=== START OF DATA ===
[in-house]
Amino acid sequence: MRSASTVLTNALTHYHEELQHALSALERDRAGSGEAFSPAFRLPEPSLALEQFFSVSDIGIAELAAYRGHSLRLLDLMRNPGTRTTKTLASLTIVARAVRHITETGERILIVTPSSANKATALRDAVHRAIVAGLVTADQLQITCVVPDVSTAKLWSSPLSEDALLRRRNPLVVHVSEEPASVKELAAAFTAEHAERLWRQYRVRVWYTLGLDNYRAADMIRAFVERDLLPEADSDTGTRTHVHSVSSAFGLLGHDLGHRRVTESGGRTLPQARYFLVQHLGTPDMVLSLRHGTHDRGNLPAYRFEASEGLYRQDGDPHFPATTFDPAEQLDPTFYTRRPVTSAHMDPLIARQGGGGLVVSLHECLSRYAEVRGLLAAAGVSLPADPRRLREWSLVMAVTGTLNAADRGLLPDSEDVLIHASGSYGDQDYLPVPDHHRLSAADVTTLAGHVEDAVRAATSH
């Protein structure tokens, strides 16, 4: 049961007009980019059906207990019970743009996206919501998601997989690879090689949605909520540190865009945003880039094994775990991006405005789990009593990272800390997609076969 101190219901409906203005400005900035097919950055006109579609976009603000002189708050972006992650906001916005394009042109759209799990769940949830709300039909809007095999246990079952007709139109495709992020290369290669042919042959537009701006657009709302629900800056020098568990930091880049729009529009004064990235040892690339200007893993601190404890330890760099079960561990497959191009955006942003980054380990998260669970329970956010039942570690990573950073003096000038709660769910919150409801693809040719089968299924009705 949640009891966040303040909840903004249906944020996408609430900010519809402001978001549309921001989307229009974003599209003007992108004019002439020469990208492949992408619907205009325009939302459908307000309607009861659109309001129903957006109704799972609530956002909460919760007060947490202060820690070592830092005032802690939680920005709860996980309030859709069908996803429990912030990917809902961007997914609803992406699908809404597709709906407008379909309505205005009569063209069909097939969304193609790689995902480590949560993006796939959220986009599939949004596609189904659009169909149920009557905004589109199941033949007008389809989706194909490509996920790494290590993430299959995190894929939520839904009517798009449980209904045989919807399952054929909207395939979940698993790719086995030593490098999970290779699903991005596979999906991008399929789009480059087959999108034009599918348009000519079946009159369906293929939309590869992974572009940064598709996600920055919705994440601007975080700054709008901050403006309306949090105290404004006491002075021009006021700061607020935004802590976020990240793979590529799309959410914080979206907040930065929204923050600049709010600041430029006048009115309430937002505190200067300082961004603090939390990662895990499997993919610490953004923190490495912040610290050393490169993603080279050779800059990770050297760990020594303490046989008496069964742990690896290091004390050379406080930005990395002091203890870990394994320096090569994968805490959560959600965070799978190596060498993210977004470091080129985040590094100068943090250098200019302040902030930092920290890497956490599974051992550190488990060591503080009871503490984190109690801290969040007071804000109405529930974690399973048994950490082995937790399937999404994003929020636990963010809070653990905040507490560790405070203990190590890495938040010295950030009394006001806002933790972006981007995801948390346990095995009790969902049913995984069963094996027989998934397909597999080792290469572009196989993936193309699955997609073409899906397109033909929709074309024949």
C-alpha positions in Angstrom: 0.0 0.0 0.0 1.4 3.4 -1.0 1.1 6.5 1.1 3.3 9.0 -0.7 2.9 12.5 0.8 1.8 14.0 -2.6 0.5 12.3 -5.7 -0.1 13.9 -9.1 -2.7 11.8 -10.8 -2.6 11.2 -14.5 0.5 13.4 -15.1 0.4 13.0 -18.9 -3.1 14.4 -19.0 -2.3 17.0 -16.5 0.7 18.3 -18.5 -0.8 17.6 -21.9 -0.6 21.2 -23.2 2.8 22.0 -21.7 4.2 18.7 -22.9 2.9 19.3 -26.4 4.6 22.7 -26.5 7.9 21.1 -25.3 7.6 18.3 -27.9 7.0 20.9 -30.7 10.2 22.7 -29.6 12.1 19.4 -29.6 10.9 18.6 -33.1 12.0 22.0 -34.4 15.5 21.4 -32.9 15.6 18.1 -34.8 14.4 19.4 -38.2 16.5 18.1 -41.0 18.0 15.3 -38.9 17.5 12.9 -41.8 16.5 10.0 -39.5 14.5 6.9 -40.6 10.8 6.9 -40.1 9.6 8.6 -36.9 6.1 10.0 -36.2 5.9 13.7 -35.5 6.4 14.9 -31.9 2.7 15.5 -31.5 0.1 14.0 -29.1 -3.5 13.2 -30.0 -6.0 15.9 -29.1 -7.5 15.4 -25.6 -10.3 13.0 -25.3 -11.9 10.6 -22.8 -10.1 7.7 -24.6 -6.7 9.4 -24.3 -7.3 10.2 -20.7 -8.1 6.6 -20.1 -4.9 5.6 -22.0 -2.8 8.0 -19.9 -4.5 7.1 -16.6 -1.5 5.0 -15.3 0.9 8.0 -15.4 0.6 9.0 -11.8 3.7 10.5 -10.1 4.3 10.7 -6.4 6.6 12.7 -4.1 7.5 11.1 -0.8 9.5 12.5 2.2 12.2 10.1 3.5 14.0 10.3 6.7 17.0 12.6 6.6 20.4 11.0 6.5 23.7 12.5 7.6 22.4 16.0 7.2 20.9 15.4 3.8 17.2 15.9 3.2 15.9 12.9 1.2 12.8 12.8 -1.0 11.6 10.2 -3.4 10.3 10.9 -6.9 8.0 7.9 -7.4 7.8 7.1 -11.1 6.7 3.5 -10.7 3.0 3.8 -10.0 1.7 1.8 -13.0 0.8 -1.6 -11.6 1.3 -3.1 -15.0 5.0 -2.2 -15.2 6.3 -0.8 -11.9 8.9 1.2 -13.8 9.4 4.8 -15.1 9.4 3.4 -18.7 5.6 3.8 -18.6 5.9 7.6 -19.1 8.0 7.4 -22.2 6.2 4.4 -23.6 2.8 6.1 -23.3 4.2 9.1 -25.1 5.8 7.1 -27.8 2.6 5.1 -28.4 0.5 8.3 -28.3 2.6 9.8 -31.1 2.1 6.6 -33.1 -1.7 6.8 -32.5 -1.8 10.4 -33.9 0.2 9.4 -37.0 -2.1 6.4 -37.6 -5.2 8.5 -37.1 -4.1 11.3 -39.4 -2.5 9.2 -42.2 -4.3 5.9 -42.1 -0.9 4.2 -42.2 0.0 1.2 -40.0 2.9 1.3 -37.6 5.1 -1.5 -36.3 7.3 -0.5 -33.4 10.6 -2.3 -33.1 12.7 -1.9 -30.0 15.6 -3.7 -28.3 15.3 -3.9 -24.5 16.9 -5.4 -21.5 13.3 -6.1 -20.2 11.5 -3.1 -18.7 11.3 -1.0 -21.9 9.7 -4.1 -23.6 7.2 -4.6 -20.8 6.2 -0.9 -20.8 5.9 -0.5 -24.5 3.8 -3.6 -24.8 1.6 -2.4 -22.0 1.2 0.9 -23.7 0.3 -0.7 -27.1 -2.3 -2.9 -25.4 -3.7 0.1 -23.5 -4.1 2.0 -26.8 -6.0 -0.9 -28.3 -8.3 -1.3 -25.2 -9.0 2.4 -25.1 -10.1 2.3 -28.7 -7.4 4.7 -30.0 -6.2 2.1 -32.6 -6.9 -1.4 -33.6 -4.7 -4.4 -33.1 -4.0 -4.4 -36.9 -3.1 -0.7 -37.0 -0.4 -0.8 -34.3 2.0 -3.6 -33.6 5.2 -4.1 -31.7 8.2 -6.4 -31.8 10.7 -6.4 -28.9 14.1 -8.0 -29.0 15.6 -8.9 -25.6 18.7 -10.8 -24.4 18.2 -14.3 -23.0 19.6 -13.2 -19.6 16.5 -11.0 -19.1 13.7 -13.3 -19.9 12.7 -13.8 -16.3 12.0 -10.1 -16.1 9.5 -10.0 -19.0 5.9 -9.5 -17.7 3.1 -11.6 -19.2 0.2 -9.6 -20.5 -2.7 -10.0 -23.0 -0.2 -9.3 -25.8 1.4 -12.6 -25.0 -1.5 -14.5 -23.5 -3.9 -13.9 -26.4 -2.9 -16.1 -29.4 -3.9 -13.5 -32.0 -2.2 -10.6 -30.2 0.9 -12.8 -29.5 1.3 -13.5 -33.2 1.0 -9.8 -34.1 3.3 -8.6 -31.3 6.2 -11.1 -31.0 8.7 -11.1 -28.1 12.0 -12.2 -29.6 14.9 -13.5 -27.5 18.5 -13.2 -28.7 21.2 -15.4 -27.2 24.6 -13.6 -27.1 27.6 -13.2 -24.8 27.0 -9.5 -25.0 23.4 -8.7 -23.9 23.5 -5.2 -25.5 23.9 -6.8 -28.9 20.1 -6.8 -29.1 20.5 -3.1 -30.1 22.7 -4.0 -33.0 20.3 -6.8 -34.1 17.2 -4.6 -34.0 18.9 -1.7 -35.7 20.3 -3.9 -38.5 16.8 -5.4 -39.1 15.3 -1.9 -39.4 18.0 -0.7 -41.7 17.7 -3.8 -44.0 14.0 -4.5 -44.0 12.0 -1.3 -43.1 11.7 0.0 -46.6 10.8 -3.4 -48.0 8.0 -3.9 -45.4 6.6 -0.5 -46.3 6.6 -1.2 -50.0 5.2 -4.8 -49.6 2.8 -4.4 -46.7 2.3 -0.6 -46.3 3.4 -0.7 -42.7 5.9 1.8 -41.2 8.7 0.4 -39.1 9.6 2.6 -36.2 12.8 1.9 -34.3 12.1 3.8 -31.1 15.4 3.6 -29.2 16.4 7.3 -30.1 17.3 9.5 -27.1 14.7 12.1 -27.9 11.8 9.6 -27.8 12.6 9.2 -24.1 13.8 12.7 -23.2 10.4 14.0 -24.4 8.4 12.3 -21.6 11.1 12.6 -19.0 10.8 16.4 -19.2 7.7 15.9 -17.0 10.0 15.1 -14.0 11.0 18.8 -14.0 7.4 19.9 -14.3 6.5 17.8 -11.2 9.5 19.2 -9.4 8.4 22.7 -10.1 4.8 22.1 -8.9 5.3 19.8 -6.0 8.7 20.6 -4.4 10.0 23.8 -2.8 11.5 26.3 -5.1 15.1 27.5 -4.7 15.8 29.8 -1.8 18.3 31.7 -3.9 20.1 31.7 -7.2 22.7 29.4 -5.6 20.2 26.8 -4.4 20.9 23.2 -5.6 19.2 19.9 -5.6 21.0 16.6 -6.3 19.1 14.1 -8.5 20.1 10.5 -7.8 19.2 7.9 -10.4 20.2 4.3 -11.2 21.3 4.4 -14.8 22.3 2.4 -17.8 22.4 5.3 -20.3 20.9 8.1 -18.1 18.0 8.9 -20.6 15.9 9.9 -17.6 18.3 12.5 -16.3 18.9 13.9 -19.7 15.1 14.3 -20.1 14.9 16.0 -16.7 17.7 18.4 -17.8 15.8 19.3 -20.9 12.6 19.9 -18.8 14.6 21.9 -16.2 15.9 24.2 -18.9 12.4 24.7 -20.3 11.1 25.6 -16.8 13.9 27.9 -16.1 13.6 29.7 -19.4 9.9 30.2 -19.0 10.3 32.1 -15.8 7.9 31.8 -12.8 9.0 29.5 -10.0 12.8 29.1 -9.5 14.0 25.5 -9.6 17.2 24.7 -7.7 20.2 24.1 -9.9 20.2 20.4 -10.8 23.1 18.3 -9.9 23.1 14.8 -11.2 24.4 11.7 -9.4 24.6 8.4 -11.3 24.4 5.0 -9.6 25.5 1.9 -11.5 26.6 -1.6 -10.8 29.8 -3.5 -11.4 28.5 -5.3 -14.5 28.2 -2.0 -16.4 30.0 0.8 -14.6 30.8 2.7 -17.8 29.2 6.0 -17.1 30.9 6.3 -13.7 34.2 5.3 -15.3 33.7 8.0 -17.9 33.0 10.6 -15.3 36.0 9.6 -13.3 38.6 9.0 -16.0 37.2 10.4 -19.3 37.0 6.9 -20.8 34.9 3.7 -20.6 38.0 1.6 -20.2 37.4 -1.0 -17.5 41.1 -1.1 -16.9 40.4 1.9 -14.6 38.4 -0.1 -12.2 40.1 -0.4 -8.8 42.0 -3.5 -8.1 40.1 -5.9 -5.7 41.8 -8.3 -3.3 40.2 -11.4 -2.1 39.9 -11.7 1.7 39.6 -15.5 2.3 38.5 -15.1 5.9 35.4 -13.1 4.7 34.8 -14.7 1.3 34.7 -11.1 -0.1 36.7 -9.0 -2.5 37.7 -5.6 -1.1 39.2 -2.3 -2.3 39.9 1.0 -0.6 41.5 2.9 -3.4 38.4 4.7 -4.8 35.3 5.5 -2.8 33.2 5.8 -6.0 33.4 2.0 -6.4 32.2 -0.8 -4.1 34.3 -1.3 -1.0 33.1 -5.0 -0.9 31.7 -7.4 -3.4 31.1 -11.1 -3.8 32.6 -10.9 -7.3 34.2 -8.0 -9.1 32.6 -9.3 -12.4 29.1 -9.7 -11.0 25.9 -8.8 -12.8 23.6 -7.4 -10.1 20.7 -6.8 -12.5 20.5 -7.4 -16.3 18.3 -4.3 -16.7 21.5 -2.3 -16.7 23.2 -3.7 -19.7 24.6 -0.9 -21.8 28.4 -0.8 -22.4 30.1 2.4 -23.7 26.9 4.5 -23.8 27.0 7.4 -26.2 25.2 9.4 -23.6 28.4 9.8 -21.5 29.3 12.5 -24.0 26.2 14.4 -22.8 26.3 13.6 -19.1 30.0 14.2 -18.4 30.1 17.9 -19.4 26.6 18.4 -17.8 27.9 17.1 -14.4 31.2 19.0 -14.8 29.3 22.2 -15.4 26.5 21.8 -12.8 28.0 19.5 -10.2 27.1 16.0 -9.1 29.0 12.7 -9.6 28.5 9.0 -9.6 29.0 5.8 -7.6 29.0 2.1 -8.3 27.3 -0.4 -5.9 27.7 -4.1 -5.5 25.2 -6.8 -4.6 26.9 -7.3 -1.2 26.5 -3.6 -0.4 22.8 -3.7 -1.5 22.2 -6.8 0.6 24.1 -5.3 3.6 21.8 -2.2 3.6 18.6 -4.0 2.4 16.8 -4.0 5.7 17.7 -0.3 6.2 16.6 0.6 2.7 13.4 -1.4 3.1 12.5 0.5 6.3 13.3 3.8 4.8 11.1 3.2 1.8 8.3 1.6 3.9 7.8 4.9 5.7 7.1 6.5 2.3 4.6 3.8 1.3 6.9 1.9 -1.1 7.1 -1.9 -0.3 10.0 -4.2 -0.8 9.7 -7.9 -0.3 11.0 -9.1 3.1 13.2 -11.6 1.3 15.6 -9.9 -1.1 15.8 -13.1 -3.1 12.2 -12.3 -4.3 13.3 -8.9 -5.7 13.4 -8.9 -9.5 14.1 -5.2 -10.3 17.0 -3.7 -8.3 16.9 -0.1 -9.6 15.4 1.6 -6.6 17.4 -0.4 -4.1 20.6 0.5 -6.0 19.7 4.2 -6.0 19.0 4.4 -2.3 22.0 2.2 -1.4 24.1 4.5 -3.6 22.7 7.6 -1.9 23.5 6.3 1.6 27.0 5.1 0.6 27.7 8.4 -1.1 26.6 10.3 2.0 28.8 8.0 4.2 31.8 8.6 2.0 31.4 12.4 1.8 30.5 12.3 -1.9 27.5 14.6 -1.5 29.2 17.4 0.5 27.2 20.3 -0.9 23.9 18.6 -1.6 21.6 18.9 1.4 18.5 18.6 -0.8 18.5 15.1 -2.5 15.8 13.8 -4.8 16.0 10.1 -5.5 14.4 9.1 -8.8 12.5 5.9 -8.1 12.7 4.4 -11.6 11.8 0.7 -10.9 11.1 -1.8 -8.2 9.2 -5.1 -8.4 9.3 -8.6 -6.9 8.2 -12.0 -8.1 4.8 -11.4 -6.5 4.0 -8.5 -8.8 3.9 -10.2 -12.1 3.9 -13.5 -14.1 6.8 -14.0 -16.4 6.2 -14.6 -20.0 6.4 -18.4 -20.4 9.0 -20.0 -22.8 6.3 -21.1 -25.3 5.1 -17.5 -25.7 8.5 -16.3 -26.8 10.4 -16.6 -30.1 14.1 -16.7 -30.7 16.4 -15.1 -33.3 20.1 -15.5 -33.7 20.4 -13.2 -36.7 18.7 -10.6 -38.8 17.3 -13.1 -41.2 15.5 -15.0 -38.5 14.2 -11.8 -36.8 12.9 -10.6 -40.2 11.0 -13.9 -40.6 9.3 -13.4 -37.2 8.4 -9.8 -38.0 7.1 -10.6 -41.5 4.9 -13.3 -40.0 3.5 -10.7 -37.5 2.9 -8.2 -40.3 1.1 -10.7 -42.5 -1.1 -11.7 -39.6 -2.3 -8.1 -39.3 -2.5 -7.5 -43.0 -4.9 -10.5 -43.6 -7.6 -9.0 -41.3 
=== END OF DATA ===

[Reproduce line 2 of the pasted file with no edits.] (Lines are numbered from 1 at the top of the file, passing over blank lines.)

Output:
Amino acid sequence: MRSASTVLTNALTHYHEELQHALSALERDRAGSGEAFSPAFRLPEPSLALEQFFSVSDIGIAELAAYRGHSLRLLDLMRNPGTRTTKTLASLTIVARAVRHITETGERILIVTPSSANKATALRDAVHRAIVAGLVTADQLQITCVVPDVSTAKLWSSPLSEDALLRRRNPLVVHVSEEPASVKELAAAFTAEHAERLWRQYRVRVWYTLGLDNYRAADMIRAFVERDLLPEADSDTGTRTHVHSVSSAFGLLGHDLGHRRVTESGGRTLPQARYFLVQHLGTPDMVLSLRHGTHDRGNLPAYRFEASEGLYRQDGDPHFPATTFDPAEQLDPTFYTRRPVTSAHMDPLIARQGGGGLVVSLHECLSRYAEVRGLLAAAGVSLPADPRRLREWSLVMAVTGTLNAADRGLLPDSEDVLIHASGSYGDQDYLPVPDHHRLSAADVTTLAGHVEDAVRAATSH